Connect public, paid and private patent data with Google Patents Public Datasets

Apparatus and method of processing bandwidth requirements in an ATM switch

Download PDF

Info

Publication number
US5577035A
US5577035A US08408344 US40834495A US5577035A US 5577035 A US5577035 A US 5577035A US 08408344 US08408344 US 08408344 US 40834495 A US40834495 A US 40834495A US 5577035 A US5577035 A US 5577035A
Authority
US
Grant status
Grant
Patent type
Prior art keywords
cell
multicast
output
bandwidth
port
Prior art date
Legal status (The legal status is an assumption and is not a legal conclusion. Google has not performed a legal analysis and makes no representation as to the accuracy of the status listed.)
Expired - Lifetime
Application number
US08408344
Inventor
Andrew T. Hayter
Simon P. Davis
Current Assignee (The listed assignees may be inaccurate. Google has not performed a legal analysis and makes no representation or warranty as to the accuracy of the list.)
Ericsson AB
Original Assignee
Roke Manor Research Ltd
Priority date (The priority date is an assumption and is not a legal conclusion. Google has not performed a legal analysis and makes no representation as to the accuracy of the date listed.)
Filing date
Publication date
Grant date

Links

Images

Classifications

    • HELECTRICITY
    • H04ELECTRIC COMMUNICATION TECHNIQUE
    • H04LTRANSMISSION OF DIGITAL INFORMATION, e.g. TELEGRAPHIC COMMUNICATION
    • H04L49/00Packet switching elements
    • H04L49/30Peripheral units, e.g. input or output ports
    • HELECTRICITY
    • H04ELECTRIC COMMUNICATION TECHNIQUE
    • H04LTRANSMISSION OF DIGITAL INFORMATION, e.g. TELEGRAPHIC COMMUNICATION
    • H04L12/00Data switching networks
    • H04L12/02Details
    • H04L12/16Arrangements for providing special services to substations contains provisionally no documents
    • H04L12/18Arrangements for providing special services to substations contains provisionally no documents for broadcast or conference, e.g. multicast
    • H04L12/1886Arrangements for providing special services to substations contains provisionally no documents for broadcast or conference, e.g. multicast with traffic restrictions for efficiency improvement, e.g. involving subnets or subdomains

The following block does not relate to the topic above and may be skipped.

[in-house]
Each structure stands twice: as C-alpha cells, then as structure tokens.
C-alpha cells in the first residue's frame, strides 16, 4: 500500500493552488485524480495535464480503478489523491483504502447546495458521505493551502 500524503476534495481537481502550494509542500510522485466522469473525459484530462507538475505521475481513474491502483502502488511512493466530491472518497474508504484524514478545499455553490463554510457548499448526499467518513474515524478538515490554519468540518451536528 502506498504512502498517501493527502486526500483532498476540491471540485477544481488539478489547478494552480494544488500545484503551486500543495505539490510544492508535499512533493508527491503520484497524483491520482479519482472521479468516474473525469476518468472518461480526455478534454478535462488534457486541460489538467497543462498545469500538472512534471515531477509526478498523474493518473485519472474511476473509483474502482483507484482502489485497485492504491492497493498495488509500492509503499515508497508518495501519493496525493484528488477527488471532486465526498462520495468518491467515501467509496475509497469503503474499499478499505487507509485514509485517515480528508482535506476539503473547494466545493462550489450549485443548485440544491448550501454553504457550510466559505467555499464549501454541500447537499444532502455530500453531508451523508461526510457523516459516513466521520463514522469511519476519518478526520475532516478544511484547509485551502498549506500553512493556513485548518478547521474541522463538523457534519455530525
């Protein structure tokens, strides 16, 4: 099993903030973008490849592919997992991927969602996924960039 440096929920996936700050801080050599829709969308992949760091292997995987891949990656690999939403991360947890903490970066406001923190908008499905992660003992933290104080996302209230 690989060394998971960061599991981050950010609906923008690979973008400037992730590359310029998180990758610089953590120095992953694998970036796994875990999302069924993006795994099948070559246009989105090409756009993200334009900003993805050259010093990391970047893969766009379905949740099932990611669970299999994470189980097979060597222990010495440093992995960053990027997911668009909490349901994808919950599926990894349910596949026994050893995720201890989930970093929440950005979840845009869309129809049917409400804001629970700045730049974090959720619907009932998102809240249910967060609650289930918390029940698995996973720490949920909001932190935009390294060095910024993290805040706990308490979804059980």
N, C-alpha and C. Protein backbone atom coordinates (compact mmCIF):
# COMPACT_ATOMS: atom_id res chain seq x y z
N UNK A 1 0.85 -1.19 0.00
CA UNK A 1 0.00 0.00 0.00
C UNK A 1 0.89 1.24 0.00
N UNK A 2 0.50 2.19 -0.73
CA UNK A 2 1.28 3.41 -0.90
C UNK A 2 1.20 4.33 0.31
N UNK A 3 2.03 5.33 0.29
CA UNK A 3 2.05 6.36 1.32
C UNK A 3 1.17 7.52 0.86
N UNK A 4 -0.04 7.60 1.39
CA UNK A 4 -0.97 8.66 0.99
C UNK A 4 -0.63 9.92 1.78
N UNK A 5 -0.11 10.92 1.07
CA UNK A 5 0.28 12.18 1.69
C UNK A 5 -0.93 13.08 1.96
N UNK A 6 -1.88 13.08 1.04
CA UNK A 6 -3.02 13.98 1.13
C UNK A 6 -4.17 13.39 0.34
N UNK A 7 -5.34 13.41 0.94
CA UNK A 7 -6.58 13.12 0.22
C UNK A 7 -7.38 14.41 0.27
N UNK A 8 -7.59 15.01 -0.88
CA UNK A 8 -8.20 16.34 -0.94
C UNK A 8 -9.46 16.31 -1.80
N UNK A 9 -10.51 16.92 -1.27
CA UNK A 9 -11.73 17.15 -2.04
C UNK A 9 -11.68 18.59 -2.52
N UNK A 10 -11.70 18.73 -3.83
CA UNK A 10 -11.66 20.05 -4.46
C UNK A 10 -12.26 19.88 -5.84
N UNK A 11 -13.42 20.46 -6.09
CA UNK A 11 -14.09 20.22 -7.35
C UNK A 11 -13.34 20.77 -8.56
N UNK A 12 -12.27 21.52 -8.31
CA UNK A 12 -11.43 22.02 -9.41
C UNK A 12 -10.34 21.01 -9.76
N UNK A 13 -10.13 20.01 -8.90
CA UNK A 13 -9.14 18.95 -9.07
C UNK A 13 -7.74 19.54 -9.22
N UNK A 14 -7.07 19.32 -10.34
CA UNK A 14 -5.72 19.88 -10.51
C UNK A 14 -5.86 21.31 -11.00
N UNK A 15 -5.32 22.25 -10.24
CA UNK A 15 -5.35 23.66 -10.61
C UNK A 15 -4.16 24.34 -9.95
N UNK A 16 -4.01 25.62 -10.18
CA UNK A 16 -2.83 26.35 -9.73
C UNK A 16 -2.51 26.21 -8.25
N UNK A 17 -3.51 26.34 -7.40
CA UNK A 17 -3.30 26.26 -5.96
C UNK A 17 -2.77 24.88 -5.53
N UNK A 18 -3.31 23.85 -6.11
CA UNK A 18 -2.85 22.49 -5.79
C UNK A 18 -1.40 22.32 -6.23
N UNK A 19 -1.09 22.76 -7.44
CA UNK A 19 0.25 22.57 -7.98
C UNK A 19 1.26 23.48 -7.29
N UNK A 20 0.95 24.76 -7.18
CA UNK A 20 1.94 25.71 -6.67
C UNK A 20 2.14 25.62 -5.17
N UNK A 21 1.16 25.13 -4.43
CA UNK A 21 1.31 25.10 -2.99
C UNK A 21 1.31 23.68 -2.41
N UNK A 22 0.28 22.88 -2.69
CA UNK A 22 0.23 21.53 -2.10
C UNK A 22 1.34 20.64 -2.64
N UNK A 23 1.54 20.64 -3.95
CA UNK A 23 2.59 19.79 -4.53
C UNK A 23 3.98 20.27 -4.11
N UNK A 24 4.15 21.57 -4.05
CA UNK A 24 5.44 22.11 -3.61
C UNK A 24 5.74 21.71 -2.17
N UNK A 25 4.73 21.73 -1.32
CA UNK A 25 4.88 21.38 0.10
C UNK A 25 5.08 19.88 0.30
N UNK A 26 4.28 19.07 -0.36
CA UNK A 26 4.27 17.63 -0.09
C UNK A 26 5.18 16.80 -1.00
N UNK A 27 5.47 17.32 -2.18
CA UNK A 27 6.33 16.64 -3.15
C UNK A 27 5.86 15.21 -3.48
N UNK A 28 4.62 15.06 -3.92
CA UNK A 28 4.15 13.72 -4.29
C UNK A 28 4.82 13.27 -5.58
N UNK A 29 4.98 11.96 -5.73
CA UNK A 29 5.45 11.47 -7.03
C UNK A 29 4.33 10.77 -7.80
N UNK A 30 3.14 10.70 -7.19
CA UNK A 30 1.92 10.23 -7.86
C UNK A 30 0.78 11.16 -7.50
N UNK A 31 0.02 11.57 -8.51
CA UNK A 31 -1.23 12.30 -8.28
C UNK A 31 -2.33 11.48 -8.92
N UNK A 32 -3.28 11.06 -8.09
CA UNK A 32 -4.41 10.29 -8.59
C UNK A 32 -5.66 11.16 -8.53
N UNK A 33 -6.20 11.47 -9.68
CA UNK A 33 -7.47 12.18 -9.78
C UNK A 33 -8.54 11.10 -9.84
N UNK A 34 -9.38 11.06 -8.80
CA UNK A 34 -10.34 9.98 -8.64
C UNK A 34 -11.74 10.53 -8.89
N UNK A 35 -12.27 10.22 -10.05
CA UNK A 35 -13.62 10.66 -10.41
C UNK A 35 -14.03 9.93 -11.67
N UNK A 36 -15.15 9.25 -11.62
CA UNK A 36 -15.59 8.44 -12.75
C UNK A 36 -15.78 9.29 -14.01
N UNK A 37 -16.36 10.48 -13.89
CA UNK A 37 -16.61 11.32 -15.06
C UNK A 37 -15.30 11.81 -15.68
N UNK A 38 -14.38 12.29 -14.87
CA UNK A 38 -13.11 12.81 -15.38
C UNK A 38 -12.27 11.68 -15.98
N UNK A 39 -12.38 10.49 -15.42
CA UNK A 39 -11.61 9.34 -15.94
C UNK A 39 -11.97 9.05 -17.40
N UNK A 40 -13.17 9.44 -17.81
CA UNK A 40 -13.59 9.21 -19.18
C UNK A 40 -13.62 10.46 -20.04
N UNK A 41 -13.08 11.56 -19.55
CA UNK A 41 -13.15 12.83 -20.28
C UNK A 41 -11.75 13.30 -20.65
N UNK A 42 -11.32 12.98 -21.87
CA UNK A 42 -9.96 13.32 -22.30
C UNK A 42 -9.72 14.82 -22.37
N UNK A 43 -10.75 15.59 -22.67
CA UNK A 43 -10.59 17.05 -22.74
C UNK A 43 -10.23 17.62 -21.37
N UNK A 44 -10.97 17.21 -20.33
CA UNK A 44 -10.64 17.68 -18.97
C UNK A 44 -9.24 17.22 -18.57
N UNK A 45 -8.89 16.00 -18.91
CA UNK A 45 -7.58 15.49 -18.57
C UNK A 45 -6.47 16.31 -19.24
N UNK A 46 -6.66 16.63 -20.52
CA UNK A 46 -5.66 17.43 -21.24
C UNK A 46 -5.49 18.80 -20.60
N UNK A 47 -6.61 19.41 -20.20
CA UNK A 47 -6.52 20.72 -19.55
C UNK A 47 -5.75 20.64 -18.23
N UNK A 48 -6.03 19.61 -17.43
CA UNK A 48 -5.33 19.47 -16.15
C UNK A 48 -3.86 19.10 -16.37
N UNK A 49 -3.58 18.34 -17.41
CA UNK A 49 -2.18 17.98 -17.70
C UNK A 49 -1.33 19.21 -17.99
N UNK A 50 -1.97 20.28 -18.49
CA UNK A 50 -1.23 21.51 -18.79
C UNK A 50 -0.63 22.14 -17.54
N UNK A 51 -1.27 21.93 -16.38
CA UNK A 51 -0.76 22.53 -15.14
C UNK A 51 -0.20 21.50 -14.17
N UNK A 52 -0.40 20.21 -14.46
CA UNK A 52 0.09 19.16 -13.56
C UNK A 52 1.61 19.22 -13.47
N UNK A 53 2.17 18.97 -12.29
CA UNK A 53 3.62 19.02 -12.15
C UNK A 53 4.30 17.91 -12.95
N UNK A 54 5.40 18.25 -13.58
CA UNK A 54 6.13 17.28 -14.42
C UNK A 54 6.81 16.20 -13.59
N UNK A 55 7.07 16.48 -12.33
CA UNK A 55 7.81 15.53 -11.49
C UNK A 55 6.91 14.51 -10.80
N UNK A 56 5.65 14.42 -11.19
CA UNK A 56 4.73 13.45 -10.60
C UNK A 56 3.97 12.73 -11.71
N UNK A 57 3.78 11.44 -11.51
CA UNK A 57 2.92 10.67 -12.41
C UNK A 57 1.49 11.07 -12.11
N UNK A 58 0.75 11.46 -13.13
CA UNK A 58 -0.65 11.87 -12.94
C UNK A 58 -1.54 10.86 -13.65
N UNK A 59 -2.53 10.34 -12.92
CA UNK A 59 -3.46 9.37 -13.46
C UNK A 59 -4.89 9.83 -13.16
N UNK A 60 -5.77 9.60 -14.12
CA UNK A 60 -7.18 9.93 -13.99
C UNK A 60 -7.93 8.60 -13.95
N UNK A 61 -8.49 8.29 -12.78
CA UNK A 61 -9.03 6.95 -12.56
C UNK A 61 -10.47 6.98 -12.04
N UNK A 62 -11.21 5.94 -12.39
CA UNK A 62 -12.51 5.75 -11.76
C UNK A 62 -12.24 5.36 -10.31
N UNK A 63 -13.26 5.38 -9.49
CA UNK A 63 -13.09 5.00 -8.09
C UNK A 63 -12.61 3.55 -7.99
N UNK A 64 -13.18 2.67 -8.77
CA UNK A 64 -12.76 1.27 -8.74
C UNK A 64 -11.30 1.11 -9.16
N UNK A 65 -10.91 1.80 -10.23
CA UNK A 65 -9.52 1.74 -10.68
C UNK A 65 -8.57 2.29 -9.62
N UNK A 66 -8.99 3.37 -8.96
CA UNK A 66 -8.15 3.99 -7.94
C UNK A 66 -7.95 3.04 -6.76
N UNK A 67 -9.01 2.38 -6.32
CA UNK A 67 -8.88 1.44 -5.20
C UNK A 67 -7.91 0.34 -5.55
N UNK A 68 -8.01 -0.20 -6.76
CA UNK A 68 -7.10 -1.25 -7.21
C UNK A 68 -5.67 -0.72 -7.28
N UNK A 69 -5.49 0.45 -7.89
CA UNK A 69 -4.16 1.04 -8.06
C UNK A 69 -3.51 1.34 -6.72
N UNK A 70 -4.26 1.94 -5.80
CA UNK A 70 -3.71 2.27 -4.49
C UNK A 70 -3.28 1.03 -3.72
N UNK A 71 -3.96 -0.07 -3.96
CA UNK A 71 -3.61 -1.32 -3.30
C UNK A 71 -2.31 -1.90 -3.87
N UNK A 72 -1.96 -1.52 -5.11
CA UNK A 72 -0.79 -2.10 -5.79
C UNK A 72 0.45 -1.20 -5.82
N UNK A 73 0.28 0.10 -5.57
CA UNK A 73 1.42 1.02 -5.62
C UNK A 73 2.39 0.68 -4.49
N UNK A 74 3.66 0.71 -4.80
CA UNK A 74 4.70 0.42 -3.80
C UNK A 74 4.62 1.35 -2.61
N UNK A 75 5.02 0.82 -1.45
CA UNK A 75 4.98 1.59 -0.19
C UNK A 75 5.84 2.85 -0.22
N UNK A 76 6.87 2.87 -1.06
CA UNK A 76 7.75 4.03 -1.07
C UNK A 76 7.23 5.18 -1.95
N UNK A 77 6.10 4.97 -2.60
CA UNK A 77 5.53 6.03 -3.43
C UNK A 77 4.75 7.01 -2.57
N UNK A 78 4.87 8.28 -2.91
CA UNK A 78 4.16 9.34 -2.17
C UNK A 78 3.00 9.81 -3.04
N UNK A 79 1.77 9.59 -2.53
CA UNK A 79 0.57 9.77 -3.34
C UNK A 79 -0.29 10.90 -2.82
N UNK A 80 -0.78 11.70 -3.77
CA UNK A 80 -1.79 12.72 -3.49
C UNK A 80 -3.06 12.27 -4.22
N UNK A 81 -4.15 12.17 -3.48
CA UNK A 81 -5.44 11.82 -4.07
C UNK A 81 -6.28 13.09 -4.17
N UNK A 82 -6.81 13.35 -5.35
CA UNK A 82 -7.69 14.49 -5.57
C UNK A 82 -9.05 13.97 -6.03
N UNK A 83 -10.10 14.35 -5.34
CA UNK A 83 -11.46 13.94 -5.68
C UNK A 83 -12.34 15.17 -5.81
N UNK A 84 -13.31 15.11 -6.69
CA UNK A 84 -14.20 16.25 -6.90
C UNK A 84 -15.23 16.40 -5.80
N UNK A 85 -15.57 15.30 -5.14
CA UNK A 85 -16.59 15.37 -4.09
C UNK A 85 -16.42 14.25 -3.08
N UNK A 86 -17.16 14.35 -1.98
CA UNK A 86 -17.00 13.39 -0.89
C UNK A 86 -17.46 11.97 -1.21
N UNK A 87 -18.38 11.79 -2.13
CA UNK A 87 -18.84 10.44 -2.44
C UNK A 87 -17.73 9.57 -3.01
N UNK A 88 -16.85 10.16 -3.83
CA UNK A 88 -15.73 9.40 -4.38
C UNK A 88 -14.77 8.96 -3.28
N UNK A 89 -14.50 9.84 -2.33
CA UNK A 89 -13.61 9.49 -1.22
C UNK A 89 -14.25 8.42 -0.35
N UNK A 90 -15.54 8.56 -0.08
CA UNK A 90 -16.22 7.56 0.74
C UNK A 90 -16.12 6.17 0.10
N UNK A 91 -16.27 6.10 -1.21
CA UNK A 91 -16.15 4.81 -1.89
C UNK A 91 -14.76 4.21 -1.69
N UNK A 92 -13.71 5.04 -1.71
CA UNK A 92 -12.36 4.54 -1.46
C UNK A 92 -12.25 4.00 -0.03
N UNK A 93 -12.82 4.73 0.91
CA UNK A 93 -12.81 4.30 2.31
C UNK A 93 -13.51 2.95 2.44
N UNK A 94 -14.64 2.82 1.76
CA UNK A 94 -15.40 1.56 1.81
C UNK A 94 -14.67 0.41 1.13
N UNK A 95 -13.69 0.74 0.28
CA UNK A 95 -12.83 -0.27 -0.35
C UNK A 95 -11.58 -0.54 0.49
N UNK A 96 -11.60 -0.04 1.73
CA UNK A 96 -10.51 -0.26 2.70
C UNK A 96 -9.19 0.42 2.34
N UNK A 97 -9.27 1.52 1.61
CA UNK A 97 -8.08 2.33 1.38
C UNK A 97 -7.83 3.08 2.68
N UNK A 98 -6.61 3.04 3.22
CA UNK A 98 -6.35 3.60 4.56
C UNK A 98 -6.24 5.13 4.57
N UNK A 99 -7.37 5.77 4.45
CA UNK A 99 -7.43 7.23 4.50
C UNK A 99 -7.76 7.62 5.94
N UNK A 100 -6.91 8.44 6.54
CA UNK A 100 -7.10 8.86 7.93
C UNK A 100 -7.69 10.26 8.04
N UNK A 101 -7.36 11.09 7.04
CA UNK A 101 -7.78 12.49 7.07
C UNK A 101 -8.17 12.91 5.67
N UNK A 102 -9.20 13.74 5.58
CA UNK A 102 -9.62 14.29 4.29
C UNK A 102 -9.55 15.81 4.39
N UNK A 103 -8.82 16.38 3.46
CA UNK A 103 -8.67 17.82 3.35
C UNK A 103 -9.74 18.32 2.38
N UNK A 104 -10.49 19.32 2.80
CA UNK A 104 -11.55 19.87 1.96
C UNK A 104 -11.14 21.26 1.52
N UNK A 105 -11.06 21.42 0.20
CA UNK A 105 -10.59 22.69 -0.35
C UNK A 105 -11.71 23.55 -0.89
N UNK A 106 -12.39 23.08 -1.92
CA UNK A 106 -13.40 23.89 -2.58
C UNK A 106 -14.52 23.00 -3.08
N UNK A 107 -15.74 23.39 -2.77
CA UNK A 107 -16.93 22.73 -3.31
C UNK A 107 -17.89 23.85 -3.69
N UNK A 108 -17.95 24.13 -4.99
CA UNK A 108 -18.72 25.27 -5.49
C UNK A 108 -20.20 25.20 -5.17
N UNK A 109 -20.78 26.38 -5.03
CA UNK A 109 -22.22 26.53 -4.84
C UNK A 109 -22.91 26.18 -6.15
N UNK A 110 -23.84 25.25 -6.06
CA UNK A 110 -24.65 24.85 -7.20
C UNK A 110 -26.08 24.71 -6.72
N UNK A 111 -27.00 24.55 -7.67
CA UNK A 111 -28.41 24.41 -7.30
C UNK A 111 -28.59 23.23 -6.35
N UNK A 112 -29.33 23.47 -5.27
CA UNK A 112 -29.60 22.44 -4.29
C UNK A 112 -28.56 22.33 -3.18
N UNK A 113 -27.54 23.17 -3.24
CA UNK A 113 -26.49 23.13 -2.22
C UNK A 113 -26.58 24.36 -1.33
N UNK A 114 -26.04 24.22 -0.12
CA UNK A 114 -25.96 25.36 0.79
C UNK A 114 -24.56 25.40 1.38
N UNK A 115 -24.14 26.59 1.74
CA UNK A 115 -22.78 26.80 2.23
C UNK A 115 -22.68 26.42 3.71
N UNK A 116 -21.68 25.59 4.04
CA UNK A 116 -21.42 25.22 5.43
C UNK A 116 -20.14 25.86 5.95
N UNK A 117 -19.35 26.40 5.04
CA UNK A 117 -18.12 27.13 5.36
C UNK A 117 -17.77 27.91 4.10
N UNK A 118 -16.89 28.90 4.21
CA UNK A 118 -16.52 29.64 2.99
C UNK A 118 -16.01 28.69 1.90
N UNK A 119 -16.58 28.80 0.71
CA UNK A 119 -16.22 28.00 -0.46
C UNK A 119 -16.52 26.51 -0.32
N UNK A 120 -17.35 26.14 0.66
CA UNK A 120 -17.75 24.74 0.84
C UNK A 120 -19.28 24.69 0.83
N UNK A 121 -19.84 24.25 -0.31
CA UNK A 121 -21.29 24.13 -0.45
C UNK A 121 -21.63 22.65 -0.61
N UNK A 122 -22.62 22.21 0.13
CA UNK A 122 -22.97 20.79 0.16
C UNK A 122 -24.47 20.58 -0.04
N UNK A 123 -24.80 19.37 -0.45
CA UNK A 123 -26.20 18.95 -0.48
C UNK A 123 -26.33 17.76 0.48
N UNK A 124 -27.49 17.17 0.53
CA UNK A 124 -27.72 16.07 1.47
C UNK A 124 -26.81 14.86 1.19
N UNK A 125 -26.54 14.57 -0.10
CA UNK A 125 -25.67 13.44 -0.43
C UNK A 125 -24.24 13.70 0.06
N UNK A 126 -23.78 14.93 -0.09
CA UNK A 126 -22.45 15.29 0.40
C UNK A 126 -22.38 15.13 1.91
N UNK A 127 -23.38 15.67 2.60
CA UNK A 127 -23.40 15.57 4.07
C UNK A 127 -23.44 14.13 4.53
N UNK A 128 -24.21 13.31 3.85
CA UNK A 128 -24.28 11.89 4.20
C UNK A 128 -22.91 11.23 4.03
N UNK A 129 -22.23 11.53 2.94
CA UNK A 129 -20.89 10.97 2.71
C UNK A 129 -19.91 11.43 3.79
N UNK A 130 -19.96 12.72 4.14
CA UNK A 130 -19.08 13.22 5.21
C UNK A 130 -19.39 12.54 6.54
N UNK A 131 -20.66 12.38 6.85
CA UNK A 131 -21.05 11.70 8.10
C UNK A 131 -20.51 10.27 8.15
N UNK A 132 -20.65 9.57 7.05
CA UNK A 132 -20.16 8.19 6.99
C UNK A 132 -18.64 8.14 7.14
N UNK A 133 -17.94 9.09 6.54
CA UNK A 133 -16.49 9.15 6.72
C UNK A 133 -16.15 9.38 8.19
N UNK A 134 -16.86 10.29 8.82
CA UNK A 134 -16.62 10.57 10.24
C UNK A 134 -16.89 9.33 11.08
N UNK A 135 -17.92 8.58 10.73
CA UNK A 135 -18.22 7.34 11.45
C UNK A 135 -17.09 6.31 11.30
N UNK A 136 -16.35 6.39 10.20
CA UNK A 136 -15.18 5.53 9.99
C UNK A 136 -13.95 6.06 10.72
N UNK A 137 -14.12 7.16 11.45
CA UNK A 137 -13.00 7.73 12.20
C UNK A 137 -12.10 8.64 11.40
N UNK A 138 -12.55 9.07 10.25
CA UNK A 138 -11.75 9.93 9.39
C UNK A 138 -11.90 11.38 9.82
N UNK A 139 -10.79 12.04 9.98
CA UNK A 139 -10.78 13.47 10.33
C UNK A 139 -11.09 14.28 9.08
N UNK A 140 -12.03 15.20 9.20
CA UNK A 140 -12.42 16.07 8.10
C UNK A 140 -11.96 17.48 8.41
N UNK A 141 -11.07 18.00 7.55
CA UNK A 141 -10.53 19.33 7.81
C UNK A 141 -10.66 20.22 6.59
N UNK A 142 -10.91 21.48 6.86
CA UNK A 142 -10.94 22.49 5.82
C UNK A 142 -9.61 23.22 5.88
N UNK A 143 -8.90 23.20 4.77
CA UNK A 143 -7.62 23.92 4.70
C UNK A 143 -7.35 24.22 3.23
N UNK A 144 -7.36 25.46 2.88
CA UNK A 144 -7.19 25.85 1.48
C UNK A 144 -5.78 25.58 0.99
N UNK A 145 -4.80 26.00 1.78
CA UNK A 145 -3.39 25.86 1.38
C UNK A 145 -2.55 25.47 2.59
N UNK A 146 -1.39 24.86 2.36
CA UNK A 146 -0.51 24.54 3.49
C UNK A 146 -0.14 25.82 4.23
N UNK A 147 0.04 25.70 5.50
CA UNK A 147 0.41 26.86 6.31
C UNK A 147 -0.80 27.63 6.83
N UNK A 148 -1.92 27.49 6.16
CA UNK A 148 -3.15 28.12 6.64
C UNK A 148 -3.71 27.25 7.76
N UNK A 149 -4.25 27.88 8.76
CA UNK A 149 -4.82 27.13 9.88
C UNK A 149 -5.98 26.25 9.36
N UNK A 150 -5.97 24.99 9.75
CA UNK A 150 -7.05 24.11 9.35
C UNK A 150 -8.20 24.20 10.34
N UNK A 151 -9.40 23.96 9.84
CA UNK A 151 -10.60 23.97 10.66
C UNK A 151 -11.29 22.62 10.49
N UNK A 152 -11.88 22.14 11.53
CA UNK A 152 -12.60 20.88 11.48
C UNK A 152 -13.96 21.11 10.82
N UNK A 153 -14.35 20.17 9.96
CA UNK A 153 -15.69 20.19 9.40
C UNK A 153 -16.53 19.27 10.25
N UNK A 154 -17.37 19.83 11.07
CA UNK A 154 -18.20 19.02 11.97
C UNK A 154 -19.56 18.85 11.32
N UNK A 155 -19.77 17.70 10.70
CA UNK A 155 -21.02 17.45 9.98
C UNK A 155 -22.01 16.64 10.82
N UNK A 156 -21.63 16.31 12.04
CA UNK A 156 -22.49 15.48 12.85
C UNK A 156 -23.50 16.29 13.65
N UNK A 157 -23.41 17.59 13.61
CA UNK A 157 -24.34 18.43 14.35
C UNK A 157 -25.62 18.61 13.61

• HELECTRICITY
    • H04ELECTRIC COMMUNICATION TECHNIQUE
    • H04LTRANSMISSION OF DIGITAL INFORMATION, e.g. TELEGRAPHIC COMMUNICATION
    • H04L49/00Packet switching elements
    • H04L49/20Support for services or operations
    • H04L49/201Multicast or broadcast
    • HELECTRICITY
    • H04ELECTRIC COMMUNICATION TECHNIQUE
    • H04LTRANSMISSION OF DIGITAL INFORMATION, e.g. TELEGRAPHIC COMMUNICATION
    • H04L49/00Packet switching elements
    • H04L49/20Support for services or operations
    • H04L49/201Multicast or broadcast
    • H04L49/203ATM switching fabrics with multicast or broadcast capabilities
    • HELECTRICITY
    • H04ELECTRIC COMMUNICATION TECHNIQUE
    • H04LTRANSMISSION OF DIGITAL INFORMATION, e.g. TELEGRAPHIC COMMUNICATION
    • H04L49/00Packet switching elements
    • H04L49/30Peripheral units, e.g. input or output ports
    • H04L49/3081ATM peripheral units, e.g. policing, insertion or extraction
    • HELECTRICITY
    • H04ELECTRIC COMMUNICATION TECHNIQUE
    • H04LTRANSMISSION OF DIGITAL INFORMATION, e.g. TELEGRAPHIC COMMUNICATION
    • H04L12/00Data switching networks
    • H04L12/54Store-and-forward switching systems
    • H04L12/56Packet switching systems
    • H04L12/5601Transfer mode dependent, e.g. ATM
    • H04L2012/5629Admission control
    • H04L2012/5631Resource management and allocation
    • H04L2012/5632Bandwidth allocation
    • HELECTRICITY
    • H04ELECTRIC COMMUNICATION TECHNIQUE
    • H04LTRANSMISSION OF DIGITAL INFORMATION, e.g. TELEGRAPHIC COMMUNICATION
    • H04L12/00Data switching networks
    • H04L12/54Store-and-forward switching systems
    • H04L12/56Packet switching systems
    • H04L12/5601Transfer mode dependent, e.g. ATM